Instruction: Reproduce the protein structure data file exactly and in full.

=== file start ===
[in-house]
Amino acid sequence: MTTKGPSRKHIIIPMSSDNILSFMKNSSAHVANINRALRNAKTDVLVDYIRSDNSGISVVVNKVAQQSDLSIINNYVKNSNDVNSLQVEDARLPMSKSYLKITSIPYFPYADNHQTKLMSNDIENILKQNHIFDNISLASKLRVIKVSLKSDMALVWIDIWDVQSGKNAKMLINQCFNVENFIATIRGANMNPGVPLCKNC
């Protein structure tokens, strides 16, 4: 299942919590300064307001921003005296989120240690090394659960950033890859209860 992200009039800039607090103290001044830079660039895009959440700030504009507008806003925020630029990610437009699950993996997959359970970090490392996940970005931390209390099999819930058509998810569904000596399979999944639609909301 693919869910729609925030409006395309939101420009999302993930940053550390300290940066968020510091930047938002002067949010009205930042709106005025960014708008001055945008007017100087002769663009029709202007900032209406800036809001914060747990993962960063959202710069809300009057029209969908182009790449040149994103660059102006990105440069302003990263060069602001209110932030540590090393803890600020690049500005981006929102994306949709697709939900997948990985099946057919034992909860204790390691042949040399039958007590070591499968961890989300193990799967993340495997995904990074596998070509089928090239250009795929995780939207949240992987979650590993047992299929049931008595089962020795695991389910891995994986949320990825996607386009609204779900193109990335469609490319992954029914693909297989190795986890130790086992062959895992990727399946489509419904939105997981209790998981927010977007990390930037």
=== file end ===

[in-house]
Amino acid sequence: MTTKGPSRKHIIIPMSSDNILSFMKNSSAHVANINRALRNAKTDVLVDYIRSDNSGISVVVNKVAQQSDLSIINNYVKNSNDVNSLQVEDARLPMSKSYLKITSIPYFPYADNHQTKLMSNDIENILKQNHIFDNISLASKLRVIKVSLKSDMALVWIDIWDVQSGKNAKMLINQCFNVENFIATIRGANMNPGVPLCKNC
């Protein structure tokens, strides 16, 4: 299942919590300064307001921003005296989120240690090394659960950033890859209860 992200009039800039607090103290001044830079660039895009959440700030504009507008806003925020630029990610437009699950993996997959359970970090490392996940970005931390209390099999819930058509998810569904000596399979999944639609909301 693919869910729609925030409006395309939101420009999302993930940053550390300290940066968020510091930047938002002067949010009205930042709106005025960014708008001055945008007017100087002769663009029709202007900032209406800036809001914060747990993962960063959202710069809300009057029209969908182009790449040149994103660059102006990105440069302003990263060069602001209110932030540590090393803890600020690049500005981006929102994306949709697709939900997948990985099946057919034992909860204790390691042949040399039958007590070591499968961890989300193990799967993340495997995904990074596998070509089928090239250009795929995780939207949240992987979650590993047992299929049931008595089962020795695991389910891995994986949320990825996607386009609204779900193109990335469609490319992954029914693909297989190795986890130790086992062959895992990727399946489509419904939105997981209790998981927010977007990390930037």